MINNEAPOLIS (AP) — The Minnesota Vikings shouldn't have any trouble paying for their share of a new $975 million stadium, the chairwoman of the public authority managing the project said Wednesday.
Authority chairwoman Michele Kelm-Helgen revealed preliminary results of a financial review conducted after a New Jersey court ruling against team owners Zygi and Mark Wilf, which found they defrauded a partner in an unrelated development deal. The Minnesota Sports Facilities Authority met in private to discuss an ongoing due diligence review of team finances.
Kelm-Helgen said the review is likely to be finalized by next week. But she said financial and legal documents so far indicate the Vikings should be able to cover their $477 million share of the stadium.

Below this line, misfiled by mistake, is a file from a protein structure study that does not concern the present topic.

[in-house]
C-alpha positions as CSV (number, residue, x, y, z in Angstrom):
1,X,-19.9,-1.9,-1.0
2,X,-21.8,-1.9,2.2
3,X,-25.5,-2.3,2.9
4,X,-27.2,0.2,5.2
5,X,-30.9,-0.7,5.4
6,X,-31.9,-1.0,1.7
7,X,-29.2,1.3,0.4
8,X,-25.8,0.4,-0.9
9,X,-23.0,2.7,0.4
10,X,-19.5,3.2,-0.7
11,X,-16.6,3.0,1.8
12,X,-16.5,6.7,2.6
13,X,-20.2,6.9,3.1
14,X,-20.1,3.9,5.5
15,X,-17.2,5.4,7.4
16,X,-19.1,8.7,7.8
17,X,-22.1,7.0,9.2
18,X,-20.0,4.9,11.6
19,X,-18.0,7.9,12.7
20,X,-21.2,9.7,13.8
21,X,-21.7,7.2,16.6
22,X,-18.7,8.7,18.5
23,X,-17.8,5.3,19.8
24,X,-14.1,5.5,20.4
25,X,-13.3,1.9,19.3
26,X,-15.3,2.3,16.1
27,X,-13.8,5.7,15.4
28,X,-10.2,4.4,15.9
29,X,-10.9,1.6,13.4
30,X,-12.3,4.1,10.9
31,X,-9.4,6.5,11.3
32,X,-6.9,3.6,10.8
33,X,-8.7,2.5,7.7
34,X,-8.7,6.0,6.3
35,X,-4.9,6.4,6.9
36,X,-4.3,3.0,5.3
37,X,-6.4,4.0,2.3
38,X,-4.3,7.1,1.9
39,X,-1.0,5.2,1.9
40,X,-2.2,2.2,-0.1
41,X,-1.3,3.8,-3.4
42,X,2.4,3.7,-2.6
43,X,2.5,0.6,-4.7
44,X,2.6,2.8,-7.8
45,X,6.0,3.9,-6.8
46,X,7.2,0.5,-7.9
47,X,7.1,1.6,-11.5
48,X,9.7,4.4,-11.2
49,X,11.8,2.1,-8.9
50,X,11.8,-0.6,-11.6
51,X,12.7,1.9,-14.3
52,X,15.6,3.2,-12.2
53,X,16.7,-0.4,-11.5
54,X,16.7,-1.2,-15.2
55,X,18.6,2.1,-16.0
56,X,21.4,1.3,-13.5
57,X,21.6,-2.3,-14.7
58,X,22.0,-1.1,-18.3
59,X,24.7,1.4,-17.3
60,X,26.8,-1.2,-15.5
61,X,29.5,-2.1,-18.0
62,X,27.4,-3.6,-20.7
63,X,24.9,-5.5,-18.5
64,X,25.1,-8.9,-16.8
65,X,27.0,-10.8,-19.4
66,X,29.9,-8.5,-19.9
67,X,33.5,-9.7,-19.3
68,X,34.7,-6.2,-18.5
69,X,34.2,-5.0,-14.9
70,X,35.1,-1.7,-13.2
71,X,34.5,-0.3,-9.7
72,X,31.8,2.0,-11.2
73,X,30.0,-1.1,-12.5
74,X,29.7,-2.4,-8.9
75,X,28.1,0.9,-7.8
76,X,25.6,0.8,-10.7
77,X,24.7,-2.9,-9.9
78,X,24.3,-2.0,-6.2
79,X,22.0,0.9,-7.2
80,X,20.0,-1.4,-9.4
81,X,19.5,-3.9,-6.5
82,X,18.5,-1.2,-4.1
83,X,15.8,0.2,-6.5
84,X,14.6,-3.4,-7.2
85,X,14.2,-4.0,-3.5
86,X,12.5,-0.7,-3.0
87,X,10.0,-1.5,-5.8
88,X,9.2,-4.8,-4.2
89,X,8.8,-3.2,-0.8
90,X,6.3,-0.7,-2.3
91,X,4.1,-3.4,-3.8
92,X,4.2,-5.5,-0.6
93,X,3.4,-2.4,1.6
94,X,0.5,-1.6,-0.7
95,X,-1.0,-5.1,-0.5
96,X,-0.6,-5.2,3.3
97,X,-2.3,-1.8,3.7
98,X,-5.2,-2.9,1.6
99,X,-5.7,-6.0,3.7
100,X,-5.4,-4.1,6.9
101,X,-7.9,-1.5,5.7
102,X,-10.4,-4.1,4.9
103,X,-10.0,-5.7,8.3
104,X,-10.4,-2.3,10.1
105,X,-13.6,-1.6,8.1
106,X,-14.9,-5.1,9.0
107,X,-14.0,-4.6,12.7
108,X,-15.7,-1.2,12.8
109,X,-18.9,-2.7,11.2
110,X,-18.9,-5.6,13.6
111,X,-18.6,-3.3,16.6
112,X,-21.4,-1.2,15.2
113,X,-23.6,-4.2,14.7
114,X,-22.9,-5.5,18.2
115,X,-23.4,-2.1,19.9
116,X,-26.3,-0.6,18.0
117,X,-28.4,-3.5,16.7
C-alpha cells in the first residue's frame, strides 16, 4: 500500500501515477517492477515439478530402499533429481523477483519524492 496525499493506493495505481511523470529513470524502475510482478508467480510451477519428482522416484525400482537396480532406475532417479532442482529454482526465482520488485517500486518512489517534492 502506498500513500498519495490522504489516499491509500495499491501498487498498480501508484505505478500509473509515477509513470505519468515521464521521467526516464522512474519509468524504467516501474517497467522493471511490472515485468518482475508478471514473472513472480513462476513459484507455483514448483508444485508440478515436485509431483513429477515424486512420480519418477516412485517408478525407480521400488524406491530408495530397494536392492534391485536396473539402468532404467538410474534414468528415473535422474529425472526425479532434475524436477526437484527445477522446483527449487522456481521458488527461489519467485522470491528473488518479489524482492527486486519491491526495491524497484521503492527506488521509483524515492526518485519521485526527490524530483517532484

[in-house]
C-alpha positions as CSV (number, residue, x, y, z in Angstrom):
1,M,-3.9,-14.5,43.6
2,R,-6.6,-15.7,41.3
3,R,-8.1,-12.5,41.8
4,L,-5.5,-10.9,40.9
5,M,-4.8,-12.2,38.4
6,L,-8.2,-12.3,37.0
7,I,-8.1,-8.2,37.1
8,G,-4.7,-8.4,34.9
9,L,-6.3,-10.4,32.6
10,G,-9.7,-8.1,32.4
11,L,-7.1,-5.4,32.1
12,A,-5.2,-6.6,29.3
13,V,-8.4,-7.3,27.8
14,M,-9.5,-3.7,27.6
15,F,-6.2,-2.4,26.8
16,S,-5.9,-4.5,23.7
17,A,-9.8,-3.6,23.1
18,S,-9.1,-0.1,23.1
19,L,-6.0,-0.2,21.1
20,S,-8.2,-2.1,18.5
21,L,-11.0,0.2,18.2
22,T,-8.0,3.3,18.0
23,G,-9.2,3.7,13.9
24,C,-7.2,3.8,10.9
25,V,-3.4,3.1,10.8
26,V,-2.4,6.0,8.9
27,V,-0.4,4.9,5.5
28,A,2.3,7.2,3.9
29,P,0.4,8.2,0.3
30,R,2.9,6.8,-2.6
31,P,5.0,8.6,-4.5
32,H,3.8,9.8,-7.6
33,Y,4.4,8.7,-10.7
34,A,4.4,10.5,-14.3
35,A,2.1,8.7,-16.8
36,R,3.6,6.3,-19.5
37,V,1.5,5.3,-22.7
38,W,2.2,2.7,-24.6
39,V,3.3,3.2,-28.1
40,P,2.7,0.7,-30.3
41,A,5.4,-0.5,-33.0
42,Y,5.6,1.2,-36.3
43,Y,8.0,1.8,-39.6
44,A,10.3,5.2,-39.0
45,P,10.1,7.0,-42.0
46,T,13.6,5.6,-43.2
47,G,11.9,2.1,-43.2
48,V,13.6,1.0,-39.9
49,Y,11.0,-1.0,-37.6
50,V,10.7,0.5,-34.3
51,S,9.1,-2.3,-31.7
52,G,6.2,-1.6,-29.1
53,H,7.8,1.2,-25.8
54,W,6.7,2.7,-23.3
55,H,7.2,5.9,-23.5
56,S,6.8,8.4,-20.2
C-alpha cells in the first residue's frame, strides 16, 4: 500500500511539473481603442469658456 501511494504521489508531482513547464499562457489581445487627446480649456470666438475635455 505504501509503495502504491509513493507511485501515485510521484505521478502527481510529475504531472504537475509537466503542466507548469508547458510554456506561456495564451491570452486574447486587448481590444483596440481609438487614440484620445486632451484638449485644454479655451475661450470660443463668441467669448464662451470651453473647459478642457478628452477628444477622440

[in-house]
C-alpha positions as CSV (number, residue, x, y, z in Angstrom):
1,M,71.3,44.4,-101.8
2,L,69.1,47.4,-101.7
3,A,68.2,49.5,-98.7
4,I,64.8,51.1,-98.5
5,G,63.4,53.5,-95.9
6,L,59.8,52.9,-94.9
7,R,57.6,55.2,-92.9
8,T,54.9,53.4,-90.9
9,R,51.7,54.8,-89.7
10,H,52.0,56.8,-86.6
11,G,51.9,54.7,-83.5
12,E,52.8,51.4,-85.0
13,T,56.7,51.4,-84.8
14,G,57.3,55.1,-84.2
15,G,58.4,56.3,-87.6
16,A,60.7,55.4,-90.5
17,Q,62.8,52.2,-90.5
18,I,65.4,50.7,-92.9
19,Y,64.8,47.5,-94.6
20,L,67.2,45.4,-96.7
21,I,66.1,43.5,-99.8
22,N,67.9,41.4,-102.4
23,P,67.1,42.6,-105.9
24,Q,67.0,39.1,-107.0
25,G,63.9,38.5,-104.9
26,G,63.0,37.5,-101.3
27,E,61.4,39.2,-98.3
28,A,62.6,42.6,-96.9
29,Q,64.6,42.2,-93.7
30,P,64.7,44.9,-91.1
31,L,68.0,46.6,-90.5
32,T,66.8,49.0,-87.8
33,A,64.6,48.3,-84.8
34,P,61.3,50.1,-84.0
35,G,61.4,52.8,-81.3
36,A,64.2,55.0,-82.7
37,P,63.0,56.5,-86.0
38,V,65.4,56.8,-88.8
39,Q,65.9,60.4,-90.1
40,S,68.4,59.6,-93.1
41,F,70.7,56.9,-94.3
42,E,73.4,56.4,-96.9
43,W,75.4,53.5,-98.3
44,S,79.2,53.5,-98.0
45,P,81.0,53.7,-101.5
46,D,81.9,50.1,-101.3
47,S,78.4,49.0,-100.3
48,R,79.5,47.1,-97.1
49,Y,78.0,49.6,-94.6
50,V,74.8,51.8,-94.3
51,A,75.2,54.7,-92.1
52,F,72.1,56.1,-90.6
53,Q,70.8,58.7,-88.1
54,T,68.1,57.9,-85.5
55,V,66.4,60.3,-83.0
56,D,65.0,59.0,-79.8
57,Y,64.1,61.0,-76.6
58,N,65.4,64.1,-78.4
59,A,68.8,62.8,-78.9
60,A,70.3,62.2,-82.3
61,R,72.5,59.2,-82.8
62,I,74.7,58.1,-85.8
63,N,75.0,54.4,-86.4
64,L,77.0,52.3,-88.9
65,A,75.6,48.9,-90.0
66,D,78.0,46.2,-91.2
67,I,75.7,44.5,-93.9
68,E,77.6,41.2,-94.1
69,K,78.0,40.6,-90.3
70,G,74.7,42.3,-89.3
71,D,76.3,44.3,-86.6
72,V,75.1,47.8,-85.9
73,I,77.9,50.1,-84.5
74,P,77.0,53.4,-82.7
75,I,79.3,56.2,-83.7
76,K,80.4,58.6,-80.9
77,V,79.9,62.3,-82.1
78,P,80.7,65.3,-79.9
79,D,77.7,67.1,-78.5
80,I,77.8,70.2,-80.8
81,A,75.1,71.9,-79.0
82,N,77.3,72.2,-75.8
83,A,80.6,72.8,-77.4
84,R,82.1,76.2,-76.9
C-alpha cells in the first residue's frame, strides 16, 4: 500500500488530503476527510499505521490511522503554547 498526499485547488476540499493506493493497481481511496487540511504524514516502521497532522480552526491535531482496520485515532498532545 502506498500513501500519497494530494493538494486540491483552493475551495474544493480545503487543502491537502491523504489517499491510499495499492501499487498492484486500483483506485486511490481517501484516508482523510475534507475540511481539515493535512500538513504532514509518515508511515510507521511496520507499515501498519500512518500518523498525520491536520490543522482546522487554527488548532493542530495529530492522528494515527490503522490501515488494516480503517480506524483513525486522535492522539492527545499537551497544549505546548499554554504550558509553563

"Based on the information received to date, we have indications that the team will have the financial capability to move forward with the stadium project," Kelm-Helgen said in a prepared statement following the closed meeting.
The Wilfs' legal troubles, and the ensuing review, have ignited worry about the stadium's construction timeline. The financial review prompted the Vikings to temporarily halt negotiations with the stadium authority over lease and development agreements, but the team released a statement Wednesday afternoon suggesting the talks could now continue.
"We will work with the authority to finalize the use and development agreements," the team's statement said.
Stadium planners are hoping for a groundbreaking in early November, and any delays in the schedule threaten to increase costs to taxpayers, who are covering a total of $498 million in construction costs.